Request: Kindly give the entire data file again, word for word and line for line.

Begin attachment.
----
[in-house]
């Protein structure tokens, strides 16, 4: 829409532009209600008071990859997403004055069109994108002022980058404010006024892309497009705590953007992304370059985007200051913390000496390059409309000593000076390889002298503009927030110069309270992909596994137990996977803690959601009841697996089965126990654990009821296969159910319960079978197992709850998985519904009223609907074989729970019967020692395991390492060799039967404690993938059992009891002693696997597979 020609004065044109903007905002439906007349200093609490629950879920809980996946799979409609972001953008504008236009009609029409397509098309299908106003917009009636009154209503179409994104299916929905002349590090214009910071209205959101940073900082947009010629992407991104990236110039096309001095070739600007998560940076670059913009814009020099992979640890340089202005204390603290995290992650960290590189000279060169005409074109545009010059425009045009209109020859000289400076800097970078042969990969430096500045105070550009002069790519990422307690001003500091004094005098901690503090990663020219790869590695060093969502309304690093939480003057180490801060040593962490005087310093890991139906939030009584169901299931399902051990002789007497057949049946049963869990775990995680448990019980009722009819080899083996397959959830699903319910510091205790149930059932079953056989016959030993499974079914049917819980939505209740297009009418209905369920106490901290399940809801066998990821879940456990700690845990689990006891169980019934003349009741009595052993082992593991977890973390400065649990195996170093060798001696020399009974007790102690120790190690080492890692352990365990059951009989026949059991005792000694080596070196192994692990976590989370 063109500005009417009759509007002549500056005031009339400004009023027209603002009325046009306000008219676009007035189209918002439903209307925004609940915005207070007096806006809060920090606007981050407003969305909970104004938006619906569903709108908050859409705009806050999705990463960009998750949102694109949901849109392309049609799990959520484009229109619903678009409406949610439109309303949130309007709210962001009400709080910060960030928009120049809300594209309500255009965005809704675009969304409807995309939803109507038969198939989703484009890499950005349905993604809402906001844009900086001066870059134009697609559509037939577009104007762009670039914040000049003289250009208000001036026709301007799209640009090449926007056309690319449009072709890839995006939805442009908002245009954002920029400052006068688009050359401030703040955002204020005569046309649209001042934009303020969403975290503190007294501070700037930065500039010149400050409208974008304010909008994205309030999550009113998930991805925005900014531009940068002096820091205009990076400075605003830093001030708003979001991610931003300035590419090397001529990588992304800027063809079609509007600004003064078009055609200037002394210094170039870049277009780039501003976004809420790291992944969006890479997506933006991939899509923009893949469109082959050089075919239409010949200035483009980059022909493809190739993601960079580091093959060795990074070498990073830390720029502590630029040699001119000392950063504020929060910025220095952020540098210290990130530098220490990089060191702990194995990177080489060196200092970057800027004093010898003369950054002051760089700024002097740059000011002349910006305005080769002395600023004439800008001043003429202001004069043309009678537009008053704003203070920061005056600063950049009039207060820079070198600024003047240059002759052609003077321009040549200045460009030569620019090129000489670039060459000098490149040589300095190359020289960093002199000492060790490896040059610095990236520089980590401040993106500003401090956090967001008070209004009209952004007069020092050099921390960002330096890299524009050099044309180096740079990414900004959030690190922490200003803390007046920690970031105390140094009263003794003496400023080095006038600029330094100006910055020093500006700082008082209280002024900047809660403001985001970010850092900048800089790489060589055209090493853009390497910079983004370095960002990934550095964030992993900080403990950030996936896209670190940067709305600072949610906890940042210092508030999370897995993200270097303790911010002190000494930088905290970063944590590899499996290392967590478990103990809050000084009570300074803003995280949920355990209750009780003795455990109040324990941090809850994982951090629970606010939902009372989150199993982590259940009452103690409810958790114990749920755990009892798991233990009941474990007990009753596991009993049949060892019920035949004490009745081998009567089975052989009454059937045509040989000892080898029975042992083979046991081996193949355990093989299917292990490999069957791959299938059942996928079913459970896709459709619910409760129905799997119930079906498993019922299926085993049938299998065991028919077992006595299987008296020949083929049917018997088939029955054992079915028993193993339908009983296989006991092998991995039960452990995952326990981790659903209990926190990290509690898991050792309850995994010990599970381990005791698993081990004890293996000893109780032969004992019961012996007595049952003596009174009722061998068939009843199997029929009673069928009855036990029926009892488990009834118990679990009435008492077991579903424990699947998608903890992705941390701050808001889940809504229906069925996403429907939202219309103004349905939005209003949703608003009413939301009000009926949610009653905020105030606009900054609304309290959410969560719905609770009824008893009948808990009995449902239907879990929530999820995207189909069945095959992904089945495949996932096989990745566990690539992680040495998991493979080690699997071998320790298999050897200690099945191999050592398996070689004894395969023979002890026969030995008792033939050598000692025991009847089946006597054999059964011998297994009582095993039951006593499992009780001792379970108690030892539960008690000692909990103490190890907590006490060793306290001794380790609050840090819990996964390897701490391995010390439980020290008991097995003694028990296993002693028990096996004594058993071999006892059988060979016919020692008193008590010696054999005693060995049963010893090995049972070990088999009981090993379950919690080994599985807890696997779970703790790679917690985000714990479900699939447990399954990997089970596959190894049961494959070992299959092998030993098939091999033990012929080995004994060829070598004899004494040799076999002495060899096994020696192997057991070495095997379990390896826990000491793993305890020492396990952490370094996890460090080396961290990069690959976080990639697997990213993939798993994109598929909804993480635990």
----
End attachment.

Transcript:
[in-house]
């Protein structure tokens, strides 16, 4: 829409532009209600008071990859997403004055069109994108002022980058404010006024892309497009705590953007992304370059985007200051913390000496390059409309000593000076390889002298503009927030110069309270992909596994137990996977803690959601009841697996089965126990654990009821296969159910319960079978197992709850998985519904009223609907074989729970019967020692395991390492060799039967404690993938059992009891002693696997597979 020609004065044109903007905002439906007349200093609490629950879920809980996946799979409609972001953008504008236009009609029409397509098309299908106003917009009636009154209503179409994104299916929905002349590090214009910071209205959101940073900082947009010629992407991104990236110039096309001095070739600007998560940076670059913009814009020099992979640890340089202005204390603290995290992650960290590189000279060169005409074109545009010059425009045009209109020859000289400076800097970078042969990969430096500045105070550009002069790519990422307690001003500091004094005098901690503090990663020219790869590695060093969502309304690093939480003057180490801060040593962490005087310093890991139906939030009584169901299931399902051990002789007497057949049946049963869990775990995680448990019980009722009819080899083996397959959830699903319910510091205790149930059932079953056989016959030993499974079914049917819980939505209740297009009418209905369920106490901290399940809801066998990821879940456990700690845990689990006891169980019934003349009741009595052993082992593991977890973390400065649990195996170093060798001696020399009974007790102690120790190690080492890692352990365990059951009989026949059991005792000694080596070196192994692990976590989370 063109500005009417009759509007002549500056005031009339400004009023027209603002009325046009306000008219676009007035189209918002439903209307925004609940915005207070007096806006809060920090606007981050407003969305909970104004938006619906569903709108908050859409705009806050999705990463960009998750949102694109949901849109392309049609799990959520484009229109619903678009409406949610439109309303949130309007709210962001009400709080910060960030928009120049809300594209309500255009965005809704675009969304409807995309939803109507038969198939989703484009890499950005349905993604809402906001844009900086001066870059134009697609559509037939577009104007762009670039914040000049003289250009208000001036026709301007799209640009090449926007056309690319449009072709890839995006939805442009908002245009954002920029400052006068688009050359401030703040955002204020005569046309649209001042934009303020969403975290503190007294501070700037930065500039010149400050409208974008304010909008994205309030999550009113998930991805925005900014531009940068002096820091205009990076400075605003830093001030708003979001991610931003300035590419090397001529990588992304800027063809079609509007600004003064078009055609200037002394210094170039870049277009780039501003976004809420790291992944969006890479997506933006991939899509923009893949469109082959050089075919239409010949200035483009980059022909493809190739993601960079580091093959060795990074070498990073830390720029502590630029040699001119000392950063504020929060910025220095952020540098210290990130530098220490990089060191702990194995990177080489060196200092970057800027004093010898003369950054002051760089700024002097740059000011002349910006305005080769002395600023004439800008001043003429202001004069043309009678537009008053704003203070920061005056600063950049009039207060820079070198600024003047240059002759052609003077321009040549200045460009030569620019090129000489670039060459000098490149040589300095190359020289960093002199000492060790490896040059610095990236520089980590401040993106500003401090956090967001008070209004009209952004007069020092050099921390960002330096890299524009050099044309180096740079990414900004959030690190922490200003803390007046920690970031105390140094009263003794003496400023080095006038600029330094100006910055020093500006700082008082209280002024900047809660403001985001970010850092900048800089790489060589055209090493853009390497910079983004370095960002990934550095964030992993900080403990950030996936896209670190940067709305600072949610906890940042210092508030999370897995993200270097303790911010002190000494930088905290970063944590590899499996290392967590478990103990809050000084009570300074803003995280949920355990209750009780003795455990109040324990941090809850994982951090629970606010939902009372989150199993982590259940009452103690409810958790114990749920755990009892798991233990009941474990007990009753596991009993049949060892019920035949004490009745081998009567089975052989009454059937045509040989000892080898029975042992083979046991081996193949355990093989299917292990490999069957791959299938059942996928079913459970896709459709619910409760129905799997119930079906498993019922299926085993049938299998065991028919077992006595299987008296020949083929049917018997088939029955054992079915028993193993339908009983296989006991092998991995039960452990995952326990981790659903209990926190990290509690898991050792309850995994010990599970381990005791698993081990004890293996000893109780032969004992019961012996007595049952003596009174009722061998068939009843199997029929009673069928009855036990029926009892488990009834118990679990009435008492077991579903424990699947998608903890992705941390701050808001889940809504229906069925996403429907939202219309103004349905939005209003949703608003009413939301009000009926949610009653905020105030606009900054609304309290959410969560719905609770009824008893009948808990009995449902239907879990929530999820995207189909069945095959992904089945495949996932096989990745566990690539992680040495998991493979080690699997071998320790298999050897200690099945191999050592398996070689004894395969023979002890026969030995008792033939050598000692025991009847089946006597054999059964011998297994009582095993039951006593499992009780001792379970108690030892539960008690000692909990103490190890907590006490060793306290001794380790609050840090819990996964390897701490391995010390439980020290008991097995003694028990296993002693028990096996004594058993071999006892059988060979016919020692008193008590010696054999005693060995049963010893090995049972070990088999009981090993379950919690080994599985807890696997779970703790790679917690985000714990479900699939447990399954990997089970596959190894049961494959070992299959092998030993098939091999033990012929080995004994060829070598004899004494040799076999002495060899096994020696192997057991070495095997379990390896826990000491793993305890020492396990952490370094996890460090080396961290990069690959976080990639697997990213993939798993994109598929909804993480635990």